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Utah voters waited in lines that stretched multiple city blocks for a chance to cast a ballot in the presidential caucus, an unprecedented turnout in a state that is rarely in the political spotlight.
The paper ballots will be counted by hand at each caucus meeting, making it likely that the final results won't be known until the early hours of Wednesday. At some Democratic caucus locations, party volunteers ran out of ballots and were waiting for the party to deliver more.
At Clayton Middle School on the east side of Salt Lake City, Debra Walker, a business analyst, had just filled out her ballot in support of Democrat Bernie Sanders and looked over the people standing in 15 lines. Being a Democrat in such a conservative state, she'd often felt like voting was a perfunctory chore, but not today.
"This is the first time it matters that I come out to vote in Utah," Walker said. "It feels good. It is a voice."
She had never heard of Sanders, the senator from Vermont, before this race, but felt that he would bring progressive programs that may be common in Europe to the United States.
In her district, roughly 800 people caucused two years ago, but this time there were thousands.
Salt Lake City Mayor Jackie Biskupski said the turnout was "incredible."
"Seeing the excitement at the opportunity to be engaged, that matters, because our elected officials matter," said the mayor, who is supporting Democrat Hillary Clinton.
Biskupski said Clinton is the most experienced candidate in the field, the most likely to work across the aisle with the Republicans and has concrete funding proposals for her plans.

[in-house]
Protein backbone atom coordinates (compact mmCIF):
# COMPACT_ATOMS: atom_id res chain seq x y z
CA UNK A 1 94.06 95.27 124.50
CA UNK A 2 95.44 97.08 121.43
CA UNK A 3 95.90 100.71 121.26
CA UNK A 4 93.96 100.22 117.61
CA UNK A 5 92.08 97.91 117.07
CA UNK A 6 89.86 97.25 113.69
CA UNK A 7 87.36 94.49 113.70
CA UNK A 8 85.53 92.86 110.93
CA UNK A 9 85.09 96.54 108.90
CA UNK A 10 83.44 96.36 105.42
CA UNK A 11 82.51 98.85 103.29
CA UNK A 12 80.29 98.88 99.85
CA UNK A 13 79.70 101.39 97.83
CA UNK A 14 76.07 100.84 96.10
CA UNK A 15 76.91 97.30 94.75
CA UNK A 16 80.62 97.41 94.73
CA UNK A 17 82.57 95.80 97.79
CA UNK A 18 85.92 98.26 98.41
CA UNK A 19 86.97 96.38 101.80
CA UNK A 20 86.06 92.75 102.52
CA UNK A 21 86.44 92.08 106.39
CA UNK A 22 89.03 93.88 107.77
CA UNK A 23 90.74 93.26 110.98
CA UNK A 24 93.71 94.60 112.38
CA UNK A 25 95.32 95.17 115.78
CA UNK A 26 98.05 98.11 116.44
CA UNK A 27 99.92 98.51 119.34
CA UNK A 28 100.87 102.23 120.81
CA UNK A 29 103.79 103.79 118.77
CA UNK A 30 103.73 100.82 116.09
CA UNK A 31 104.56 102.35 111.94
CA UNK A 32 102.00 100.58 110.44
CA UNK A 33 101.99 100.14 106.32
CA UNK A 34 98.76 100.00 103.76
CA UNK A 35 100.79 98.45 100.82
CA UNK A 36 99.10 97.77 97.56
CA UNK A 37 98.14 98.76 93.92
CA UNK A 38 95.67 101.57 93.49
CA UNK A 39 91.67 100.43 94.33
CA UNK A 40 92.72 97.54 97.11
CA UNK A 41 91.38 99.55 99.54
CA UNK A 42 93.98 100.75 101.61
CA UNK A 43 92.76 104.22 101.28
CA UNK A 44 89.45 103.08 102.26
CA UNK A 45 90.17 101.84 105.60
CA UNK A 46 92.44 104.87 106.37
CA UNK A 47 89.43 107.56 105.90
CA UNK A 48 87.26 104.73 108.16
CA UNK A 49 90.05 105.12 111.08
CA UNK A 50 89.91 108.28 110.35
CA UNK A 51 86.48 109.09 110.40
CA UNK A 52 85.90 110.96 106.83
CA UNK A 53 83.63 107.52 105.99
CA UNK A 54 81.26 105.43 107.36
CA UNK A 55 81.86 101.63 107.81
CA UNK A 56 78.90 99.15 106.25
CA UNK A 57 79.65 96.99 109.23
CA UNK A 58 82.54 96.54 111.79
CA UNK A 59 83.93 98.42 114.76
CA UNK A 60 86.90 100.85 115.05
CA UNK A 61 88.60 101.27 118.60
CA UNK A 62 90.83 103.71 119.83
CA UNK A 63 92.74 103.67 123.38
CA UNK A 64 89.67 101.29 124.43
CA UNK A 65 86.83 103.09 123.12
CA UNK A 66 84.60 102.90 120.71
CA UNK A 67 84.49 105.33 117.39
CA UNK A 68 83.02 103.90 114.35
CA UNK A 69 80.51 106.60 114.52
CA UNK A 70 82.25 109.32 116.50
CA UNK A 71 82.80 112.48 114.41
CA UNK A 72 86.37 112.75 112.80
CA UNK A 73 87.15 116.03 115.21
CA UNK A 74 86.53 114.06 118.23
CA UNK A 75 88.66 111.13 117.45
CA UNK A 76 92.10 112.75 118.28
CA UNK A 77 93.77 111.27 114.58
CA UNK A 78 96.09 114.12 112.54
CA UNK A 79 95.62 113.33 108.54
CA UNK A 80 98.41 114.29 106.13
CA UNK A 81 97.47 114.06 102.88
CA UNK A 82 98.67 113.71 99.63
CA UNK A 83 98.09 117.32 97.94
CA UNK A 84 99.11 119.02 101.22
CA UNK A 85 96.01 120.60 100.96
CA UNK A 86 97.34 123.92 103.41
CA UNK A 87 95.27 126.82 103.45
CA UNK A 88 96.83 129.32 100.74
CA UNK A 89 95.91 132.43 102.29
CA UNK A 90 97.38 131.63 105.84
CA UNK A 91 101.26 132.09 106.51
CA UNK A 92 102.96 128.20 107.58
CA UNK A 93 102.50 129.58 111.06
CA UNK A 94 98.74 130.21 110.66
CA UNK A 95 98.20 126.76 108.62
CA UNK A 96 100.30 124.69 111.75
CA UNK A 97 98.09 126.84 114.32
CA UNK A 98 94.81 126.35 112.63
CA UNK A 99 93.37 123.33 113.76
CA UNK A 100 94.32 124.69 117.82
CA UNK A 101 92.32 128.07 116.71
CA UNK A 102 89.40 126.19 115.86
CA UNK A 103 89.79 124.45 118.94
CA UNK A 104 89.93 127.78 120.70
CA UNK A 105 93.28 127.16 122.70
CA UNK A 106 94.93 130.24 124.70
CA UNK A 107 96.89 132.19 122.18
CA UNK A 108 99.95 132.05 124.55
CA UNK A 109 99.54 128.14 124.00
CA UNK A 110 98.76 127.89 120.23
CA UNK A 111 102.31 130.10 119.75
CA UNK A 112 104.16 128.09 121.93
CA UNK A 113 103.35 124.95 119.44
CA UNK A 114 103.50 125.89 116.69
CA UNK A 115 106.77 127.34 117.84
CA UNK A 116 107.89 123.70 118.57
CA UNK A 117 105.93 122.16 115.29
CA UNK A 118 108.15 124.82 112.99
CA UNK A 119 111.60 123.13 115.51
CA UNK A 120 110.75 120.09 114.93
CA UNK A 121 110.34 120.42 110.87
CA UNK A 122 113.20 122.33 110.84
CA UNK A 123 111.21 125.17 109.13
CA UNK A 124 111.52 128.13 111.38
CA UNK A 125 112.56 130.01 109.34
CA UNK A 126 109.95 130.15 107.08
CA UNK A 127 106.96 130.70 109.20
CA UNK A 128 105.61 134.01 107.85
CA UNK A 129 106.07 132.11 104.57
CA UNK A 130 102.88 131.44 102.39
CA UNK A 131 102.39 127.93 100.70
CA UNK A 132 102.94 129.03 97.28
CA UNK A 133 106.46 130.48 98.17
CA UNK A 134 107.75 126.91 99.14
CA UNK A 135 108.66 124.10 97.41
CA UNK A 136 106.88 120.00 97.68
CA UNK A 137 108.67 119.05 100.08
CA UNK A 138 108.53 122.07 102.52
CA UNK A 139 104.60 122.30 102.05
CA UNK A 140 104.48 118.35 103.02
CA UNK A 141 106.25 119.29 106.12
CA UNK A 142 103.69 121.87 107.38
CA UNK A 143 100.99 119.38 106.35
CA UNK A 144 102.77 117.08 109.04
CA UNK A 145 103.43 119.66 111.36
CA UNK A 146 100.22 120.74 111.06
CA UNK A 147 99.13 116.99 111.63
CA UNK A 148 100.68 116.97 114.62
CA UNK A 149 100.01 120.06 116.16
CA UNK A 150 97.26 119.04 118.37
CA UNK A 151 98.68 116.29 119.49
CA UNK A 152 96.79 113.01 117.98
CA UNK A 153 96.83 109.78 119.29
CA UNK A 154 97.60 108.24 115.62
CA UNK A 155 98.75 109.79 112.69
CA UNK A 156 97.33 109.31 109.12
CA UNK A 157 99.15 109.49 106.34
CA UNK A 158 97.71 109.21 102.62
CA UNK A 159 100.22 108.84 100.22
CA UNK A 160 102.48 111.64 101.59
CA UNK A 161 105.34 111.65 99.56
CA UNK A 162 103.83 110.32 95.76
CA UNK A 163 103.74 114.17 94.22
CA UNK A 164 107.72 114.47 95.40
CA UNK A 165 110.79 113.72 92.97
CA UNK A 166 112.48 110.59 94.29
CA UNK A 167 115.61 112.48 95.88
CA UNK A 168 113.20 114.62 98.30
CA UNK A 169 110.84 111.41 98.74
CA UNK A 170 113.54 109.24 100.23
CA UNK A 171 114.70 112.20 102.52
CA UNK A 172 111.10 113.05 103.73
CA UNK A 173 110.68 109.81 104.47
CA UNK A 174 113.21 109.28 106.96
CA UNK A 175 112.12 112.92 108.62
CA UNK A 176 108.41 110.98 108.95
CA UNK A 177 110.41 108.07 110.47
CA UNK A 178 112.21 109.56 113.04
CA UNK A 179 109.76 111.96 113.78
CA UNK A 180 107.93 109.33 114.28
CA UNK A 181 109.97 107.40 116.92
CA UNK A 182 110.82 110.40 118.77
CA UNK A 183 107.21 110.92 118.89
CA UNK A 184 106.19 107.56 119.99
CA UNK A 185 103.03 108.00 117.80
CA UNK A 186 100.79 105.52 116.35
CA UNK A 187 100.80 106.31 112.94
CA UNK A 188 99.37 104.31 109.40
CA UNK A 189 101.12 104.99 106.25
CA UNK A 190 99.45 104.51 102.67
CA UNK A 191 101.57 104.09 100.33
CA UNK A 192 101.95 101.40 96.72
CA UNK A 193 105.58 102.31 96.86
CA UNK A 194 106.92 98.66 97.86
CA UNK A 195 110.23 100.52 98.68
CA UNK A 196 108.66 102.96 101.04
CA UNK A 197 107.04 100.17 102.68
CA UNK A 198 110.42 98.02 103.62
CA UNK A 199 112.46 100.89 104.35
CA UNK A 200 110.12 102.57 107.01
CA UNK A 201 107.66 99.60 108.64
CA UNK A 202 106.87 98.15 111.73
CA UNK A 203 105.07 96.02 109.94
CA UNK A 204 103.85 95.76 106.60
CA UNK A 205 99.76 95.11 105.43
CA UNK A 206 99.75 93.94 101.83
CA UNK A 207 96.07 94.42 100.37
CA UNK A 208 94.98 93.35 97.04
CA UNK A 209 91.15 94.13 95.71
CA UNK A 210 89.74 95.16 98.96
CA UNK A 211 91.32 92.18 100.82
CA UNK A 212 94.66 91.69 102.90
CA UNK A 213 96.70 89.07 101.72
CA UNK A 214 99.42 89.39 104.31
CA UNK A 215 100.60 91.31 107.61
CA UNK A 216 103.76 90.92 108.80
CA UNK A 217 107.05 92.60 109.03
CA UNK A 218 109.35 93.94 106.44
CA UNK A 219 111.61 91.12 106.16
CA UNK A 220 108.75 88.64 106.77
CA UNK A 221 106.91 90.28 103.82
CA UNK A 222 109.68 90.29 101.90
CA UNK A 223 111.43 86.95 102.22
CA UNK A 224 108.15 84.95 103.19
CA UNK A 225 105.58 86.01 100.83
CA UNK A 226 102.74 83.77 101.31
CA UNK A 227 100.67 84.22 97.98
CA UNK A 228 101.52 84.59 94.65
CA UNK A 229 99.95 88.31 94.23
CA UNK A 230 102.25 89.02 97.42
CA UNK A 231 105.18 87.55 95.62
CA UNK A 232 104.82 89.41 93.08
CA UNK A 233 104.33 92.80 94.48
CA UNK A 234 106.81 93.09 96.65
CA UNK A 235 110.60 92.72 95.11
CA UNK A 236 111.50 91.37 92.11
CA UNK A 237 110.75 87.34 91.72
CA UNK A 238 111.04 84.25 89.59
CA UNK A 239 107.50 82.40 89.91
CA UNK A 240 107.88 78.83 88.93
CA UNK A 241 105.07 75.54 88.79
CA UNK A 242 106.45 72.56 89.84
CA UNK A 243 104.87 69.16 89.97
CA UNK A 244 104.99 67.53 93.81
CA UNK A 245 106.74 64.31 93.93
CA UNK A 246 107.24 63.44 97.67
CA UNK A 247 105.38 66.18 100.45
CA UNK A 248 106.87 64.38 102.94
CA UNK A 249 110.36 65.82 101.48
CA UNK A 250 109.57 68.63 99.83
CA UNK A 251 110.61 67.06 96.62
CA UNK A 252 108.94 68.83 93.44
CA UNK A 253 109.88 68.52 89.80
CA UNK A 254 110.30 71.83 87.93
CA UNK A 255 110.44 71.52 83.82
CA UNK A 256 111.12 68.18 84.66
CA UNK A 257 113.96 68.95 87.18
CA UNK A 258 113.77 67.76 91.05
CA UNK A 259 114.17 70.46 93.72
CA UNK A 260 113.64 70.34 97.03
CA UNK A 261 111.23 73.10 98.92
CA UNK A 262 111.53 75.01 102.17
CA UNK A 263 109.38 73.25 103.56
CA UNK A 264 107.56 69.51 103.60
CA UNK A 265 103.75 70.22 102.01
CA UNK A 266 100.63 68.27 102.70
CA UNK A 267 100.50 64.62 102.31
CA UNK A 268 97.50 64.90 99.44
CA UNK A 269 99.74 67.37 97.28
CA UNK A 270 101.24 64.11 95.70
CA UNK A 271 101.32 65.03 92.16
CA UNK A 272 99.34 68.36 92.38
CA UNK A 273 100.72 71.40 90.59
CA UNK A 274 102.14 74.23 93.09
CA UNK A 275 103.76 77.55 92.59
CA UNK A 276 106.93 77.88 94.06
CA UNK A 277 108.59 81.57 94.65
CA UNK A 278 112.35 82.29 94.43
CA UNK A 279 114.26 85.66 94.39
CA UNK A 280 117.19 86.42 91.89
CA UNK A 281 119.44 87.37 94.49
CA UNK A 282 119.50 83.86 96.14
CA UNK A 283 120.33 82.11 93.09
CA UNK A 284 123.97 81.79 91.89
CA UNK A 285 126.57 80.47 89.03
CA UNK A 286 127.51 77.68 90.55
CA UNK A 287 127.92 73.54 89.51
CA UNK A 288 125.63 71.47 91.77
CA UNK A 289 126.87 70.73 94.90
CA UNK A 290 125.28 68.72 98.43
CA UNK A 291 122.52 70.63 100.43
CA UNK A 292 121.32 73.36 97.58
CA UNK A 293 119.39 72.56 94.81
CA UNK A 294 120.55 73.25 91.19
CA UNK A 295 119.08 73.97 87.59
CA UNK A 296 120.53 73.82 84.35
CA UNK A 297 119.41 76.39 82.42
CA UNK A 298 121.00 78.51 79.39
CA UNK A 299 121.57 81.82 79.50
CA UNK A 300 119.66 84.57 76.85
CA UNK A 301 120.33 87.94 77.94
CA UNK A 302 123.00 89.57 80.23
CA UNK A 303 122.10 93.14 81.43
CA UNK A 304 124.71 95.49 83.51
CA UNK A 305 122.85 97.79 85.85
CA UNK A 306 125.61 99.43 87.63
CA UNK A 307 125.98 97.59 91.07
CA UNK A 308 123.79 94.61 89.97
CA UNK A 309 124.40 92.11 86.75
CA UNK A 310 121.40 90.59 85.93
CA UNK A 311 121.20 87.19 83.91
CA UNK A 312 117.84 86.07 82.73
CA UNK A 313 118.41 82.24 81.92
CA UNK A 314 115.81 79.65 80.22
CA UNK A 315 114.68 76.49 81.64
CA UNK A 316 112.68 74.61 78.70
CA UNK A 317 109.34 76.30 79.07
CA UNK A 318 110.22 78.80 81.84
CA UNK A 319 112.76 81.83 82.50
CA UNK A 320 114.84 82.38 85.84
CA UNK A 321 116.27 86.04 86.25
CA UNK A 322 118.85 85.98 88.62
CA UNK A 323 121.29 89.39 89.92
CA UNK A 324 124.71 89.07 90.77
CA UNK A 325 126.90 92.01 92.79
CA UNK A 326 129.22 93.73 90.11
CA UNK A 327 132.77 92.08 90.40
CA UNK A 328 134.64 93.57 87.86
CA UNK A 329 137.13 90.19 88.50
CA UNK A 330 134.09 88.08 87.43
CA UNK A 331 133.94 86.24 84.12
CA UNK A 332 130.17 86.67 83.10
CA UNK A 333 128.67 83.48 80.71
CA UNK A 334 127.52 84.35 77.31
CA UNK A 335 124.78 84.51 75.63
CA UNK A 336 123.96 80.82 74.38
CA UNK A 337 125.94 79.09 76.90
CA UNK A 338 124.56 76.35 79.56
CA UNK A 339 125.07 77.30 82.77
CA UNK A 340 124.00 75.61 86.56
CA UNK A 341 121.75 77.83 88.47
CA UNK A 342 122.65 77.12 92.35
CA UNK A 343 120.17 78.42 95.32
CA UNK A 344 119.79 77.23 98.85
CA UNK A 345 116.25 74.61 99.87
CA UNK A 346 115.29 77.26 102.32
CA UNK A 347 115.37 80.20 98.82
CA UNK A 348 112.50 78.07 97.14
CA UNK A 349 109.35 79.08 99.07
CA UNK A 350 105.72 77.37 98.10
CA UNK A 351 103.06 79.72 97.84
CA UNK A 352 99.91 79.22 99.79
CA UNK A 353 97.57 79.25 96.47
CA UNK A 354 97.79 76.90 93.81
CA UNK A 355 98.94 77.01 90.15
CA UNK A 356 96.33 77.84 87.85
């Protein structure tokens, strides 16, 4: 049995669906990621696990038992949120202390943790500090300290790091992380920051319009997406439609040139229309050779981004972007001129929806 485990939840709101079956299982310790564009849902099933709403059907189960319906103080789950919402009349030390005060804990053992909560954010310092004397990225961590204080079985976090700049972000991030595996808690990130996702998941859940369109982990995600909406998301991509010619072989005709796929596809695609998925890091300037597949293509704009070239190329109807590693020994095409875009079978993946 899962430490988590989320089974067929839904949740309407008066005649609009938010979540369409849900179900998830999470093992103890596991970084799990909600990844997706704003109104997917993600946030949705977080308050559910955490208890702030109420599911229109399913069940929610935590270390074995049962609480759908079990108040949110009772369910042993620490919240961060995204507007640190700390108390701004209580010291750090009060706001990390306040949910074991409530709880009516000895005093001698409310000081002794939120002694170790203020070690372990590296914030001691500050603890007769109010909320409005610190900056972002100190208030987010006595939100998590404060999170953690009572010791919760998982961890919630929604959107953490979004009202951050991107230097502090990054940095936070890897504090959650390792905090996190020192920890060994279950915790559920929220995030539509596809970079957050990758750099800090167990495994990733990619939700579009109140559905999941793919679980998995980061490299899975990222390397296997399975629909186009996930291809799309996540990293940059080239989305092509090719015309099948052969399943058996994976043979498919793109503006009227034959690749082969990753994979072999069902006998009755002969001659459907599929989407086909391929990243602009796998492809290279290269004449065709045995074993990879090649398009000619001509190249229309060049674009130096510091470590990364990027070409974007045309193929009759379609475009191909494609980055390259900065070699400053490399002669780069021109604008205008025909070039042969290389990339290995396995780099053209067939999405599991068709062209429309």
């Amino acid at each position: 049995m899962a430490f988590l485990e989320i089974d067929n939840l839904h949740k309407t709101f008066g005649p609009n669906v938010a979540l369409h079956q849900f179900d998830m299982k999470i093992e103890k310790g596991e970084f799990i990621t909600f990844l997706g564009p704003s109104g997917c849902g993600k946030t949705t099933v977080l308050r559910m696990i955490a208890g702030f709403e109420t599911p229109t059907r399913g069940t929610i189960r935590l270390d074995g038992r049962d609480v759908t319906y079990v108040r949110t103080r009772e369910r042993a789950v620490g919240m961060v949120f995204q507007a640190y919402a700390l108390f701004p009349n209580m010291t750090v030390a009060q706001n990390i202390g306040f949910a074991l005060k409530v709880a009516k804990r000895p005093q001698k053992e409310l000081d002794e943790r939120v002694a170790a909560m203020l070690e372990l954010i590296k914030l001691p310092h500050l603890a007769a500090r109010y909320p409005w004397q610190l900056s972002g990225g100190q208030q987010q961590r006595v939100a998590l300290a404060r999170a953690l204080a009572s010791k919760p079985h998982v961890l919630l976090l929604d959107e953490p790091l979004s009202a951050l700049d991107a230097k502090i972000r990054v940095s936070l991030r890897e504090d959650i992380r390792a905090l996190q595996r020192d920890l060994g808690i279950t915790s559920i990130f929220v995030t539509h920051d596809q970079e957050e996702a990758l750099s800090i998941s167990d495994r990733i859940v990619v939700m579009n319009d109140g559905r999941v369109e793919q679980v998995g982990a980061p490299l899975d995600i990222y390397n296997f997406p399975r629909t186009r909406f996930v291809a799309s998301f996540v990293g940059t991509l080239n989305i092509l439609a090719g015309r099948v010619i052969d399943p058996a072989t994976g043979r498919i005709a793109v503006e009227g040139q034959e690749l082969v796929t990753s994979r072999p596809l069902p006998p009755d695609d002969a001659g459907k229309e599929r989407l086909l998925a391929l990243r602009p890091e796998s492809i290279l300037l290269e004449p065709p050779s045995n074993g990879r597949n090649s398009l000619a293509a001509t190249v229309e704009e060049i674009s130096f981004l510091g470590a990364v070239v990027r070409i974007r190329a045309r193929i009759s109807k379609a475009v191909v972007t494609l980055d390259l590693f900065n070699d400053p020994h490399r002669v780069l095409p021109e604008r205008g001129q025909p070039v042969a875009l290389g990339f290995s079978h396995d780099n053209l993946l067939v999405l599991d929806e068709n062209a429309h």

At Cottonwood High School in Murray, Josh Romney was casting an absentee ballot for his father, Mitt Romney, who was in Washington, D.C.
"I'm voting the same way my dad is. Our politics line up pretty well," Josh Romney said, sitting in an art room jammed with 51 other people from his Holladay precinct.
Why does he like Cruz? "Right now it's important to stop Donald Trump, and Ted Cruz is in the best position to do that," he said. He added, "I share his conservative values. His vision for America is strong and positive."
GOP gubernatorial Jonathan Johnson, who lives in a neighboring Holladay precinct is a strong supporter of Cruz.
"He will be a constitutional conservative," Johnson said.
At Emerson Elementary in Salt Lake City, the line to vote in the Democratic caucus was still longer than a block at 9 p.m.
State Rep. Joel Briscoe said party volunteers had gone through 5,0000 ballots at the school, then began photocopying more after they ran out.
Bernie Sanders supporter Gerald McDonough, 70, said he had never seen anything like it. "Trump has a lot to do with it, he's got everybody riled up."
The Democrats opened their caucuses a half hour early to accommodate the crowds. Everyone in line by 8:30 p.m. will be able to cast a ballot.
Marv Hamilton, 67, showed up early and got through the line in about an hour at Emerson. On the way out, he cheered on the people waiting in long lines.
"I'm lying to them that they're almost there," he said.
Hamilton credited Sanders, calling his campaign a "revolution," adding, "He's the closest thing to anything real that we've had in a long time."
Republican caucuses were often just as busy, overwhelming school gyms throughout the state. On the GOP side, at least 30,000 voters elected to cast their ballots online, which acted as a safety valve.
For those who pre-registered, online GOP voting is available until 11 p.m.
Check back throughout the night for updates.
Lee Davidson and Jennifer Dobner contributed to this report.